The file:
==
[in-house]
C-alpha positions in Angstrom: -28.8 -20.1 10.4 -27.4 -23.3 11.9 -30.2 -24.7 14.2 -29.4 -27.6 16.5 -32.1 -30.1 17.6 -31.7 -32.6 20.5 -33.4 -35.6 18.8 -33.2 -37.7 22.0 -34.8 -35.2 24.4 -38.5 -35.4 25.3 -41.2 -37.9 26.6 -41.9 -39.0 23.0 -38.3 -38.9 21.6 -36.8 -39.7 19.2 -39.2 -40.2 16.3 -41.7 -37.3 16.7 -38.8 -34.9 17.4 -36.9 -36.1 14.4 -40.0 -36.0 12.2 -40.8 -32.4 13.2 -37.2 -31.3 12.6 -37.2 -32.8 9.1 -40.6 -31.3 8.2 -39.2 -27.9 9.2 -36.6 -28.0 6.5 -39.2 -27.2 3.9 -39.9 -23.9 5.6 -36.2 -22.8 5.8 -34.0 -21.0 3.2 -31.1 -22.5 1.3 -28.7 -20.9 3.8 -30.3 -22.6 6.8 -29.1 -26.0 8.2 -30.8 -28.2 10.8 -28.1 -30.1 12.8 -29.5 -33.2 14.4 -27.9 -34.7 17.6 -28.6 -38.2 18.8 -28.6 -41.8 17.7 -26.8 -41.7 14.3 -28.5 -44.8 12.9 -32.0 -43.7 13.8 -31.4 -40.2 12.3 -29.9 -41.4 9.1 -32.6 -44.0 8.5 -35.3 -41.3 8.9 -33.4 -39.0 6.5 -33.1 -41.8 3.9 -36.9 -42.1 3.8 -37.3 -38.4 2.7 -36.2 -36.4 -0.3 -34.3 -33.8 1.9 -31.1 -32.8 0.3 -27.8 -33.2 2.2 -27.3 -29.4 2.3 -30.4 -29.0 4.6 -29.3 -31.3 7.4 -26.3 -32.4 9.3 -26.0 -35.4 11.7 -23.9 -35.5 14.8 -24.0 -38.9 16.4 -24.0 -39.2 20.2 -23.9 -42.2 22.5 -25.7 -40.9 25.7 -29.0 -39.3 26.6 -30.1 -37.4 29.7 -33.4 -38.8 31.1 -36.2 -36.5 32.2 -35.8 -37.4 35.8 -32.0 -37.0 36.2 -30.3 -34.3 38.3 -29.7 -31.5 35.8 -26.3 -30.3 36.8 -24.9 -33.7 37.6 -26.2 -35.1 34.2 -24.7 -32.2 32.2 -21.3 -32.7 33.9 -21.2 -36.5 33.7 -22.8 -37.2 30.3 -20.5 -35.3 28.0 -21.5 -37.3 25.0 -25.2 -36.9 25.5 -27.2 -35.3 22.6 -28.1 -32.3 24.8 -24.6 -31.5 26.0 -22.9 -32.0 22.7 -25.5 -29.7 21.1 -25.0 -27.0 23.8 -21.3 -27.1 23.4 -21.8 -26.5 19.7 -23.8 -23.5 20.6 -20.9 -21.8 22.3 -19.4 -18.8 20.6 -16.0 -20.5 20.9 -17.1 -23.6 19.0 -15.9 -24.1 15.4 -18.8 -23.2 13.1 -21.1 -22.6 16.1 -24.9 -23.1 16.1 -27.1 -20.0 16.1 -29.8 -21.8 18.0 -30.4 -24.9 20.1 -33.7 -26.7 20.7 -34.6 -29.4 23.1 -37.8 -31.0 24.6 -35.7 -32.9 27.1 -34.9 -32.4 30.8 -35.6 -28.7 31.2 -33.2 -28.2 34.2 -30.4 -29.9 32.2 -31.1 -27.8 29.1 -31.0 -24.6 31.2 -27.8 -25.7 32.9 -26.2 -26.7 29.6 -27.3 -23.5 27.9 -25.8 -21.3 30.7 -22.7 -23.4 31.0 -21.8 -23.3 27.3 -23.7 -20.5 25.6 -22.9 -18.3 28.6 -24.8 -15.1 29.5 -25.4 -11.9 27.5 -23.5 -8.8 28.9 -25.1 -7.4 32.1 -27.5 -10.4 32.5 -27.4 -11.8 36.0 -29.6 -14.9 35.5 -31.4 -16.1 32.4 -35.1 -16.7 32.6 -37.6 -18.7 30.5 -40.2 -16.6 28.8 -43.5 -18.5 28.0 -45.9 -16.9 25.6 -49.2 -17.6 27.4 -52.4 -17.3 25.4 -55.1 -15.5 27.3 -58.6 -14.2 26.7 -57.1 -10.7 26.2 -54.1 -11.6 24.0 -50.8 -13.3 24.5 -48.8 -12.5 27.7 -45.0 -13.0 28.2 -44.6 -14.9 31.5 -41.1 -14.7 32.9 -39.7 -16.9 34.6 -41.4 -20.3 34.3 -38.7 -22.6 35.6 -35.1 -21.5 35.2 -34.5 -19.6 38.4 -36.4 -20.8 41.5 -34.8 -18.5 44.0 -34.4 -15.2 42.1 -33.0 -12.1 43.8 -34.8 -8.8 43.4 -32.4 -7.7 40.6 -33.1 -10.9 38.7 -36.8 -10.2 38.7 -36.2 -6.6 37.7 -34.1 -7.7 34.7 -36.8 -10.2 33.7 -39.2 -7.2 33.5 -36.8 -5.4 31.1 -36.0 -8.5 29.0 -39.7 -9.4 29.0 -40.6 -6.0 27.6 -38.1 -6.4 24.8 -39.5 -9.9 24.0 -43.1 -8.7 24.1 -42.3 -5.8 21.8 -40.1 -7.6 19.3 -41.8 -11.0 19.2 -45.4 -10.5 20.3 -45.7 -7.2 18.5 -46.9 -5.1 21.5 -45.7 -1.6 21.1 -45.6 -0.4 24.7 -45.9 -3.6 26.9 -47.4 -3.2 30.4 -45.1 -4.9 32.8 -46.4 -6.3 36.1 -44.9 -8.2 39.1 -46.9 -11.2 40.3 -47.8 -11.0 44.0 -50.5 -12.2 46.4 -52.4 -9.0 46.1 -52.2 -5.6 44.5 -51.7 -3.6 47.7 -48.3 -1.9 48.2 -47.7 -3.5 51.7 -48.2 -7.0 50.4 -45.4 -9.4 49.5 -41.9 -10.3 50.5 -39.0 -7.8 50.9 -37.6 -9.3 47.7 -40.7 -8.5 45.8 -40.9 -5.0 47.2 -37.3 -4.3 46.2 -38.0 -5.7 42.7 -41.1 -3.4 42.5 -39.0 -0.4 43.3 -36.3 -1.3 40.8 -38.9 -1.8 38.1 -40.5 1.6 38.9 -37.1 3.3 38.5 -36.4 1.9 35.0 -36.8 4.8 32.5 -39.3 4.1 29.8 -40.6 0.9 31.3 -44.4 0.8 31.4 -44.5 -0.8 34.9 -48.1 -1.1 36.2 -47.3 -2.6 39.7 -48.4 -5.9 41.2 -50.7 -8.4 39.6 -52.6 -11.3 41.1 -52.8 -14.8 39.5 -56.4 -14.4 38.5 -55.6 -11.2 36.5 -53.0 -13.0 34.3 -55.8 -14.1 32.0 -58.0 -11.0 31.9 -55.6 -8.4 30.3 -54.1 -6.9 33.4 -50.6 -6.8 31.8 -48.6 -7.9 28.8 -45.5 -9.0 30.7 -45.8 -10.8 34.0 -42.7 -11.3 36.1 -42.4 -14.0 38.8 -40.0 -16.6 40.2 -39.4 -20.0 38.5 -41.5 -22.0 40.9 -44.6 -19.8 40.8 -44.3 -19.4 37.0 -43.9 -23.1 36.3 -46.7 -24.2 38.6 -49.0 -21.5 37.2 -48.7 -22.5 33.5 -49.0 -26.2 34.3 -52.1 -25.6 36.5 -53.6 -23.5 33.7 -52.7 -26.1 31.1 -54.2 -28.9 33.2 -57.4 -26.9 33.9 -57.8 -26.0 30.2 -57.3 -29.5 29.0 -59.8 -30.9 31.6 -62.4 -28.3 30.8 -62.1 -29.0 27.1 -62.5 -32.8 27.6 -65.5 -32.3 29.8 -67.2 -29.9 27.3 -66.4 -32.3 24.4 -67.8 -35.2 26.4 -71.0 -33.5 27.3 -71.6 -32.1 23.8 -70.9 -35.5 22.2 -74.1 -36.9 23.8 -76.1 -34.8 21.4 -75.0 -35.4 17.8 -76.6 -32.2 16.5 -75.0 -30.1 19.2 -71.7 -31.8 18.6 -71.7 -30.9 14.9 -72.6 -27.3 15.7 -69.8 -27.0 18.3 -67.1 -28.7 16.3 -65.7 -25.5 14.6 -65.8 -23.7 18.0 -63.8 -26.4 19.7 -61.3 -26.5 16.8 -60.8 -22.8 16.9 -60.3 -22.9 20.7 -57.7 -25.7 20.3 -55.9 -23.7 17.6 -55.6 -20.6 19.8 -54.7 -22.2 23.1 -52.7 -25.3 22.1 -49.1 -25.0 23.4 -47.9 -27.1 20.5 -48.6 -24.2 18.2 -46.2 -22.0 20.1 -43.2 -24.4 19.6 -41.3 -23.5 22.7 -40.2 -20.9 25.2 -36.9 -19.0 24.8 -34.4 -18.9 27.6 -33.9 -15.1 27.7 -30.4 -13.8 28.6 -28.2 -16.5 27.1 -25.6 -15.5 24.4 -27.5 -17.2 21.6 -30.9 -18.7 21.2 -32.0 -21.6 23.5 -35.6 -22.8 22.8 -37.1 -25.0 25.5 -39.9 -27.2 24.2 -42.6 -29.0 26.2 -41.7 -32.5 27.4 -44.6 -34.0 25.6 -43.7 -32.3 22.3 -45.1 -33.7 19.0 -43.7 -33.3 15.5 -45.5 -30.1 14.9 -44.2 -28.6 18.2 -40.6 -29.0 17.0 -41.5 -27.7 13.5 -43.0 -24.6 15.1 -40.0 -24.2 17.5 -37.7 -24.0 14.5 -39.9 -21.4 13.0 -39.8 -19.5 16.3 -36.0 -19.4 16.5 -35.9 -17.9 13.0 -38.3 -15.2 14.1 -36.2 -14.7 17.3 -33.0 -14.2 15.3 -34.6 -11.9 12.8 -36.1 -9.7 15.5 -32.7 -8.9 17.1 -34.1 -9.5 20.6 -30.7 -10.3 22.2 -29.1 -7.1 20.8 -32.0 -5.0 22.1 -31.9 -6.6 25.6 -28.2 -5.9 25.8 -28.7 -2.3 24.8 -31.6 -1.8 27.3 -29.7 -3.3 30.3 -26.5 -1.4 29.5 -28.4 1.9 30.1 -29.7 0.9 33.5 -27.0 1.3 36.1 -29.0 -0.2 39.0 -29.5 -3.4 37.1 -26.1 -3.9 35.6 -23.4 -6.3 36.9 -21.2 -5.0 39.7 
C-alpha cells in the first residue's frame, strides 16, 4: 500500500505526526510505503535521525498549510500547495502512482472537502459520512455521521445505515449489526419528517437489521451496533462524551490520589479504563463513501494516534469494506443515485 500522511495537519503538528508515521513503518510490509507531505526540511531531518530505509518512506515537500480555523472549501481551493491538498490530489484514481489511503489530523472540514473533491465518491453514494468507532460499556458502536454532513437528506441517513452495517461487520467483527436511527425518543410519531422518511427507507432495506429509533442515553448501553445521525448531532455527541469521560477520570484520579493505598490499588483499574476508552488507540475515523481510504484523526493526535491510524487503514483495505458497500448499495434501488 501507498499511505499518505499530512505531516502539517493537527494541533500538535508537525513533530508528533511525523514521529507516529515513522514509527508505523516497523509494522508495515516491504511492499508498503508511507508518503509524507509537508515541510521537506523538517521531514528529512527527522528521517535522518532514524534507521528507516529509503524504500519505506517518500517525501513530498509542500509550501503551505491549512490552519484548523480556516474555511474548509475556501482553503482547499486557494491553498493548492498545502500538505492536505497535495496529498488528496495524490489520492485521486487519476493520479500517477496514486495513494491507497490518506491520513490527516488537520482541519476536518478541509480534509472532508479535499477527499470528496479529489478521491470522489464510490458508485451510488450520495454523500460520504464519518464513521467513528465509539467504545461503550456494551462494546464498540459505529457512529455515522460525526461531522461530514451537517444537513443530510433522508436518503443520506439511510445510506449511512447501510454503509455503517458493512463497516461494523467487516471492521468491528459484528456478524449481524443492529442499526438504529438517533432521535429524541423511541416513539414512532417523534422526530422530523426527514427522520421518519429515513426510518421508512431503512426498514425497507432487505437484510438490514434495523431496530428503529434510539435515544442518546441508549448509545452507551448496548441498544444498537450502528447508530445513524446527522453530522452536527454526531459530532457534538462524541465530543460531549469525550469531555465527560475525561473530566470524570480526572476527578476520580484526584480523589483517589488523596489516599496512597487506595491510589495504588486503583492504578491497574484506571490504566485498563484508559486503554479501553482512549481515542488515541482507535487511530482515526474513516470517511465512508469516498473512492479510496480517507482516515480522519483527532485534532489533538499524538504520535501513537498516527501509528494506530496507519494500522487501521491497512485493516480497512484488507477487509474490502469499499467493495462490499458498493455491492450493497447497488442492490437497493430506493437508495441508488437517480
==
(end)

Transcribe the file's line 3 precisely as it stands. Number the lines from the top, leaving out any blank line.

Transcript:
C-alpha cells in the first residue's frame, strides 16, 4: 500500500505526526510505503535521525498549510500547495502512482472537502459520512455521521445505515449489526419528517437489521451496533462524551490520589479504563463513501494516534469494506443515485 500522511495537519503538528508515521513503518510490509507531505526540511531531518530505509518512506515537500480555523472549501481551493491538498490530489484514481489511503489530523472540514473533491465518491453514494468507532460499556458502536454532513437528506441517513452495517461487520467483527436511527425518543410519531422518511427507507432495506429509533442515553448501553445521525448531532455527541469521560477520570484520579493505598490499588483499574476508552488507540475515523481510504484523526493526535491510524487503514483495505458497500448499495434501488 501507498499511505499518505499530512505531516502539517493537527494541533500538535508537525513533530508528533511525523514521529507516529515513522514509527508505523516497523509494522508495515516491504511492499508498503508511507508518503509524507509537508515541510521537506523538517521531514528529512527527522528521517535522518532514524534507521528507516529509503524504500519505506517518500517525501513530498509542500509550501503551505491549512490552519484548523480556516474555511474548509475556501482553503482547499486557494491553498493548492498545502500538505492536505497535495496529498488528496495524490489520492485521486487519476493520479500517477496514486495513494491507497490518506491520513490527516488537520482541519476536518478541509480534509472532508479535499477527499470528496479529489478521491470522489464510490458508485451510488450520495454523500460520504464519518464513521467513528465509539467504545461503550456494551462494546464498540459505529457512529455515522460525526461531522461530514451537517444537513443530510433522508436518503443520506439511510445510506449511512447501510454503509455503517458493512463497516461494523467487516471492521468491528459484528456478524449481524443492529442499526438504529438517533432521535429524541423511541416513539414512532417523534422526530422530523426527514427522520421518519429515513426510518421508512431503512426498514425497507432487505437484510438490514434495523431496530428503529434510539435515544442518546441508549448509545452507551448496548441498544444498537450502528447508530445513524446527522453530522452536527454526531459530532457534538462524541465530543460531549469525550469531555465527560475525561473530566470524570480526572476527578476520580484526584480523589483517589488523596489516599496512597487506595491510589495504588486503583492504578491497574484506571490504566485498563484508559486503554479501553482512549481515542488515541482507535487511530482515526474513516470517511465512508469516498473512492479510496480517507482516515480522519483527532485534532489533538499524538504520535501513537498516527501509528494506530496507519494500522487501521491497512485493516480497512484488507477487509474490502469499499467493495462490499458498493455491492450493497447497488442492490437497493430506493437508495441508488437517480